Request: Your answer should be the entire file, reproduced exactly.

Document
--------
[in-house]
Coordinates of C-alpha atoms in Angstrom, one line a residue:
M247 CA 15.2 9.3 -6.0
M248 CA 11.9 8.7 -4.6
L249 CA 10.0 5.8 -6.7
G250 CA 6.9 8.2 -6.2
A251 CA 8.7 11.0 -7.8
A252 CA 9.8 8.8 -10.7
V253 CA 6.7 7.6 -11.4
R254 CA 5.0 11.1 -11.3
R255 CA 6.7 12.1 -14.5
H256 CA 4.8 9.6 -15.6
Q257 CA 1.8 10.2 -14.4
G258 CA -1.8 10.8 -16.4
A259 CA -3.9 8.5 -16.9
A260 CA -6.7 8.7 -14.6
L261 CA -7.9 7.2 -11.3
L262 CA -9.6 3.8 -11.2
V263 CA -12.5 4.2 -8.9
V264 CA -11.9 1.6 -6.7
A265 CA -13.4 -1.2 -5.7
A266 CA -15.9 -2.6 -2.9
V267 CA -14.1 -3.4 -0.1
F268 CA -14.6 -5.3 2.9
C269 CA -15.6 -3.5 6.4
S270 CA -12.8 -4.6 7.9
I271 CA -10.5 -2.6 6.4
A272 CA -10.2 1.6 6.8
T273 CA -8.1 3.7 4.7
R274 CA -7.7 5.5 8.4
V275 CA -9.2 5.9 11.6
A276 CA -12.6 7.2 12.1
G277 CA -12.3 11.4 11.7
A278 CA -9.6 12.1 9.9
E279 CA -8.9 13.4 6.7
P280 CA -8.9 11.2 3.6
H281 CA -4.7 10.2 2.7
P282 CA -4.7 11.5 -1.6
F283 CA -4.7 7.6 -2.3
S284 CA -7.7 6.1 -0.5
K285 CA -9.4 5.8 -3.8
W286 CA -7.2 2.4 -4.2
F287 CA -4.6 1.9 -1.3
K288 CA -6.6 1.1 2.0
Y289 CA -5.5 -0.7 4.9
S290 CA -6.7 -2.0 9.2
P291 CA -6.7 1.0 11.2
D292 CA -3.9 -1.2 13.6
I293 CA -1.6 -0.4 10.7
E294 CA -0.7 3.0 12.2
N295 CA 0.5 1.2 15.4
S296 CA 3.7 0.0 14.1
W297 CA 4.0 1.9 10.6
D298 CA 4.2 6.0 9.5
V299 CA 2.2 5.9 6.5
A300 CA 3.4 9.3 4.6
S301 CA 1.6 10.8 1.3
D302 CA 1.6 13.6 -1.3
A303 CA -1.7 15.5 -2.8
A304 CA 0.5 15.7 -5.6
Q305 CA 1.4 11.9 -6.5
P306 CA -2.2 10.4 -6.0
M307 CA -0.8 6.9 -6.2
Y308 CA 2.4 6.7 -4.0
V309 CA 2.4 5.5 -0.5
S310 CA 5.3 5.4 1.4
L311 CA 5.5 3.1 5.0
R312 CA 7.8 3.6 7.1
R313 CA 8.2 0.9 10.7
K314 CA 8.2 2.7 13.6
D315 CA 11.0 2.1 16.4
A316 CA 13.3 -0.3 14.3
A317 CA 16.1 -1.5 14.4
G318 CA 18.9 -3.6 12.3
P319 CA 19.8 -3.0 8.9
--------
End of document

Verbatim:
[in-house]
Coordinates of C-alpha atoms in Angstrom, one line a residue:
M247 CA 15.2 9.3 -6.0
M248 CA 11.9 8.7 -4.6
L249 CA 10.0 5.8 -6.7
G250 CA 6.9 8.2 -6.2
A251 CA 8.7 11.0 -7.8
A252 CA 9.8 8.8 -10.7
V253 CA 6.7 7.6 -11.4
R254 CA 5.0 11.1 -11.3
R255 CA 6.7 12.1 -14.5
H256 CA 4.8 9.6 -15.6
Q257 CA 1.8 10.2 -14.4
G258 CA -1.8 10.8 -16.4
A259 CA -3.9 8.5 -16.9
A260 CA -6.7 8.7 -14.6
L261 CA -7.9 7.2 -11.3
L262 CA -9.6 3.8 -11.2
V263 CA -12.5 4.2 -8.9
V264 CA -11.9 1.6 -6.7
A265 CA -13.4 -1.2 -5.7
A266 CA -15.9 -2.6 -2.9
V267 CA -14.1 -3.4 -0.1
F268 CA -14.6 -5.3 2.9
C269 CA -15.6 -3.5 6.4
S270 CA -12.8 -4.6 7.9
I271 CA -10.5 -2.6 6.4
A272 CA -10.2 1.6 6.8
T273 CA -8.1 3.7 4.7
R274 CA -7.7 5.5 8.4
V275 CA -9.2 5.9 11.6
A276 CA -12.6 7.2 12.1
G277 CA -12.3 11.4 11.7
A278 CA -9.6 12.1 9.9
E279 CA -8.9 13.4 6.7
P280 CA -8.9 11.2 3.6
H281 CA -4.7 10.2 2.7
P282 CA -4.7 11.5 -1.6
F283 CA -4.7 7.6 -2.3
S284 CA -7.7 6.1 -0.5
K285 CA -9.4 5.8 -3.8
W286 CA -7.2 2.4 -4.2
F287 CA -4.6 1.9 -1.3
K288 CA -6.6 1.1 2.0
Y289 CA -5.5 -0.7 4.9
S290 CA -6.7 -2.0 9.2
P291 CA -6.7 1.0 11.2
D292 CA -3.9 -1.2 13.6
I293 CA -1.6 -0.4 10.7
E294 CA -0.7 3.0 12.2
N295 CA 0.5 1.2 15.4
S296 CA 3.7 0.0 14.1
W297 CA 4.0 1.9 10.6
D298 CA 4.2 6.0 9.5
V299 CA 2.2 5.9 6.5
A300 CA 3.4 9.3 4.6
S301 CA 1.6 10.8 1.3
D302 CA 1.6 13.6 -1.3
A303 CA -1.7 15.5 -2.8
A304 CA 0.5 15.7 -5.6
Q305 CA 1.4 11.9 -6.5
P306 CA -2.2 10.4 -6.0
M307 CA -0.8 6.9 -6.2
Y308 CA 2.4 6.7 -4.0
V309 CA 2.4 5.5 -0.5
S310 CA 5.3 5.4 1.4
L311 CA 5.5 3.1 5.0
R312 CA 7.8 3.6 7.1
R313 CA 8.2 0.9 10.7
K314 CA 8.2 2.7 13.6
D315 CA 11.0 2.1 16.4
A316 CA 13.3 -0.3 14.3
A317 CA 16.1 -1.5 14.4
G318 CA 18.9 -3.6 12.3
P319 CA 19.8 -3.0 8.9